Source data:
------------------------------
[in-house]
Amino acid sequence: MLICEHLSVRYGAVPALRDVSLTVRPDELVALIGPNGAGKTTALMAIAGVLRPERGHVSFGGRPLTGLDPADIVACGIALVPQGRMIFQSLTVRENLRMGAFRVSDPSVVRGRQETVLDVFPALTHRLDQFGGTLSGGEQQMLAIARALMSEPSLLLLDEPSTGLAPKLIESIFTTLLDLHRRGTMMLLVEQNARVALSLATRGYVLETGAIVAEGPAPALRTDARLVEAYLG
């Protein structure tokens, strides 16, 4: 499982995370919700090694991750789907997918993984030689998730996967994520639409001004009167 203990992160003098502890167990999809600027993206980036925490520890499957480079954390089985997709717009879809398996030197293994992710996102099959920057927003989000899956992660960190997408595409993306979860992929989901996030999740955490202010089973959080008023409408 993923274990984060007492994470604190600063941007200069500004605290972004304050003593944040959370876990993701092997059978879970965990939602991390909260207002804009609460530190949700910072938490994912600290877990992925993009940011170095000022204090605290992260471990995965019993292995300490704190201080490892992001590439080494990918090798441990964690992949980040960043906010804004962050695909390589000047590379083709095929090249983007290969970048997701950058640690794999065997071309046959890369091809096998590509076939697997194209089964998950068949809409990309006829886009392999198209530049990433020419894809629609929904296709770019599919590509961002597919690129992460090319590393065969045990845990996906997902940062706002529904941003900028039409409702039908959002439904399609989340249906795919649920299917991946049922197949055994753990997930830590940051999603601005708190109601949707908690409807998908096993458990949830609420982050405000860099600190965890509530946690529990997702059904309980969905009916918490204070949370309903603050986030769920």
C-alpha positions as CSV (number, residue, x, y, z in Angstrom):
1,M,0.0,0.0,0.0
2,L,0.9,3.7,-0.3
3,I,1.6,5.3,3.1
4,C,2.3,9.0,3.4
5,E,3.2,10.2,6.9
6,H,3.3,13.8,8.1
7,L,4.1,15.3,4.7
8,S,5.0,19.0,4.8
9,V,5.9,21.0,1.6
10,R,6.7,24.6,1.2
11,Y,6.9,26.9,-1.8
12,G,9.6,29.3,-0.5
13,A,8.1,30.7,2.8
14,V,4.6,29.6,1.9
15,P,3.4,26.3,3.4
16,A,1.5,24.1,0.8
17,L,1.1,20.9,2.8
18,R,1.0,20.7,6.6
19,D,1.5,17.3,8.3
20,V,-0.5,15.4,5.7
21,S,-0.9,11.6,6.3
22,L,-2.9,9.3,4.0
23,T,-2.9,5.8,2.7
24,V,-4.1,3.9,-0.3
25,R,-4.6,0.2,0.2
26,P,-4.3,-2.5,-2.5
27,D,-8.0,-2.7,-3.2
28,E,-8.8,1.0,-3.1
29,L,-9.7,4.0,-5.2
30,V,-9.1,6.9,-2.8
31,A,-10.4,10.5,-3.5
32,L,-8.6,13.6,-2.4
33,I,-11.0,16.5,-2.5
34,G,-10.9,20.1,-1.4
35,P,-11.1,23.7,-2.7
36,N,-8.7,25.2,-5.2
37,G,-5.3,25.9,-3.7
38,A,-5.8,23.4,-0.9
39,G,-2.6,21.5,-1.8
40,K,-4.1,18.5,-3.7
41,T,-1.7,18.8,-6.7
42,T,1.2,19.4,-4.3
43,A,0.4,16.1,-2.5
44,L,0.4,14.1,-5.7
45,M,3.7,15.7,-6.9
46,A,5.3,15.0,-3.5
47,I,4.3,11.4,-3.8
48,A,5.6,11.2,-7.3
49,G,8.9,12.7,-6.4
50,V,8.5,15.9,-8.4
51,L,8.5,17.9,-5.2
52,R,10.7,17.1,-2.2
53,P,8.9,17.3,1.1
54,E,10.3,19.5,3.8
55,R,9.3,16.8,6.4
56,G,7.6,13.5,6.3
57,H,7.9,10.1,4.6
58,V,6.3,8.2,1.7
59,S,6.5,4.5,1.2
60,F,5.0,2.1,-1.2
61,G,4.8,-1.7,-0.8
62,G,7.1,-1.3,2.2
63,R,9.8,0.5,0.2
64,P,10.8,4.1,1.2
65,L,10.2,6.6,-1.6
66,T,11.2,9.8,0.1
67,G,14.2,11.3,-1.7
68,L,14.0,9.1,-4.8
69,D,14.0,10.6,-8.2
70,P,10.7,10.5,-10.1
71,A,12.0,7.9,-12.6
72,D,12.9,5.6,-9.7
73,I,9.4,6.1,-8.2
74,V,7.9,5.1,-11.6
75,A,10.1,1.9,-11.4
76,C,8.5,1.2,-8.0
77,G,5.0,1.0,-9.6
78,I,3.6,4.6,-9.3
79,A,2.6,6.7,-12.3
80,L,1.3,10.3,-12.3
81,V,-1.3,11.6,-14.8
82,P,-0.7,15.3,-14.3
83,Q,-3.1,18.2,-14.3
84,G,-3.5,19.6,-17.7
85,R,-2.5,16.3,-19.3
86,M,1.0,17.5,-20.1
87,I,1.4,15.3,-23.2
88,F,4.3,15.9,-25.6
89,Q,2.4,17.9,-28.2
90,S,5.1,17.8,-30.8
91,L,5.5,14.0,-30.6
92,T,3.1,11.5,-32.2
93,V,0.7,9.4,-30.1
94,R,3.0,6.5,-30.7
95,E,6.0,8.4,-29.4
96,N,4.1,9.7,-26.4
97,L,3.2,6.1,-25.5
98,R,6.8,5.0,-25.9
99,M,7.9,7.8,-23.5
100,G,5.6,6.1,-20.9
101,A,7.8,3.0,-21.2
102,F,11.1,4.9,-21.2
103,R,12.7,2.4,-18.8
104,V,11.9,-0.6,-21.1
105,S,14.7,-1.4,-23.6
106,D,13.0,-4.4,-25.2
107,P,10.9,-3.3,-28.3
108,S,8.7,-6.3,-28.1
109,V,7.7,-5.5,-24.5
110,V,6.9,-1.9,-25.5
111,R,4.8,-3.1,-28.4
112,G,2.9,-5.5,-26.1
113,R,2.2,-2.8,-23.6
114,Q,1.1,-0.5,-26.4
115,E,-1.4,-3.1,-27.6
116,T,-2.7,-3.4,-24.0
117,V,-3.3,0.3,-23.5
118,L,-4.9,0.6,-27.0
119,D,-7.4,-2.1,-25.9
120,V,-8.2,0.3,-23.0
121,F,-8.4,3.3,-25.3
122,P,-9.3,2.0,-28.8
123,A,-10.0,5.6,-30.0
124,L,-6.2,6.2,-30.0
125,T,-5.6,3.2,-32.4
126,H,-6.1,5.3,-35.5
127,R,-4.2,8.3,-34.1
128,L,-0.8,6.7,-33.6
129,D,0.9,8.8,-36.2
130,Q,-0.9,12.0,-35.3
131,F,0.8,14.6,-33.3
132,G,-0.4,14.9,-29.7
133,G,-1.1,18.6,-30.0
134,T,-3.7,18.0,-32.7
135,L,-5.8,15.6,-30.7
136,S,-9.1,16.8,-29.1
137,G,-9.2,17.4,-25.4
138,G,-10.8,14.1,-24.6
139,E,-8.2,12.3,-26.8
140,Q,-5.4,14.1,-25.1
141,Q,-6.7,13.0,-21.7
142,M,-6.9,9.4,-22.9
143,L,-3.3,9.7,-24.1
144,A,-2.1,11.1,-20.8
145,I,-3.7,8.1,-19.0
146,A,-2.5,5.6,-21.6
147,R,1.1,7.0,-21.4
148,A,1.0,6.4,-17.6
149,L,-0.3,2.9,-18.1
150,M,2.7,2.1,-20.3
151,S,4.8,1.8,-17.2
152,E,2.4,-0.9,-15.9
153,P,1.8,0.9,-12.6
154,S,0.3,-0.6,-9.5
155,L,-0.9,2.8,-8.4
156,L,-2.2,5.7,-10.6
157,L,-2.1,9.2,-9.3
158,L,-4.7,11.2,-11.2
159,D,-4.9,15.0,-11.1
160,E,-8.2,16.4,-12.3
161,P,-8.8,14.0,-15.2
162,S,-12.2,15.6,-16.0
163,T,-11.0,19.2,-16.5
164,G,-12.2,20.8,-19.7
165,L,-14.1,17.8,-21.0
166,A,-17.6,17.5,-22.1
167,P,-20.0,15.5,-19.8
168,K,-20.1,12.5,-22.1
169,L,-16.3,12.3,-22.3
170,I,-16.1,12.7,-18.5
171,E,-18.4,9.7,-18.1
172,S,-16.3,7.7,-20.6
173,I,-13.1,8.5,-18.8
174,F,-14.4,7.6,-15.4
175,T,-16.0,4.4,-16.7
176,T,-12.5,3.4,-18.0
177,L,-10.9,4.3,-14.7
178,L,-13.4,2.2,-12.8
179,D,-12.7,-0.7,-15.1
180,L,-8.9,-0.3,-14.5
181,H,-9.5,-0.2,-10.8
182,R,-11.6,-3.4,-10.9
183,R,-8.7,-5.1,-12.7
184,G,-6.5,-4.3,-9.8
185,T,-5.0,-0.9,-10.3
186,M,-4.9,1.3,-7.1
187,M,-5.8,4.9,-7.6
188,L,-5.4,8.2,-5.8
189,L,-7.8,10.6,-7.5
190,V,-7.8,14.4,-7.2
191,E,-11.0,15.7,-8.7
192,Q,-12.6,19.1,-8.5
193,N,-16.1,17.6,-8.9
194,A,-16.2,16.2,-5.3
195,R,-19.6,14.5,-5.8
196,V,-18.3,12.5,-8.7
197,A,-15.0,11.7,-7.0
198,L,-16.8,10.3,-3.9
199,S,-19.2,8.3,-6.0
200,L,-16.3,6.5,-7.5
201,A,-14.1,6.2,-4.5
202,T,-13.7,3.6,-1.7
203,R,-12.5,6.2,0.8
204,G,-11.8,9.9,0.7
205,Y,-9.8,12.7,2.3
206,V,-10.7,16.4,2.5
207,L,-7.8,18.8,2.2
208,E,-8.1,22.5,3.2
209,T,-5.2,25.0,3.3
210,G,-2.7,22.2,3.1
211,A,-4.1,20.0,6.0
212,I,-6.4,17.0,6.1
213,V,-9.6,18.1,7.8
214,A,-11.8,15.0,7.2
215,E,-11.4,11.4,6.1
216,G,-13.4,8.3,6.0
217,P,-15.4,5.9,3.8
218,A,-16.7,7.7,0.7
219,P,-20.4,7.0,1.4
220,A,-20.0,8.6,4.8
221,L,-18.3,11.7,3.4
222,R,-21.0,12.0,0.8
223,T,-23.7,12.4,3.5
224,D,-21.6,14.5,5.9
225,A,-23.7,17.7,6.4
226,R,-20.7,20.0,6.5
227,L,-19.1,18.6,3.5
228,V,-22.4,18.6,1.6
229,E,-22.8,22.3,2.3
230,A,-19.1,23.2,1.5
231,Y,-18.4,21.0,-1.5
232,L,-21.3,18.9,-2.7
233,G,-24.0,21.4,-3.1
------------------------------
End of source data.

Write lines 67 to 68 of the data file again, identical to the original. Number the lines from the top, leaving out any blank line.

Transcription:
63,R,9.8,0.5,0.2
64,P,10.8,4.1,1.2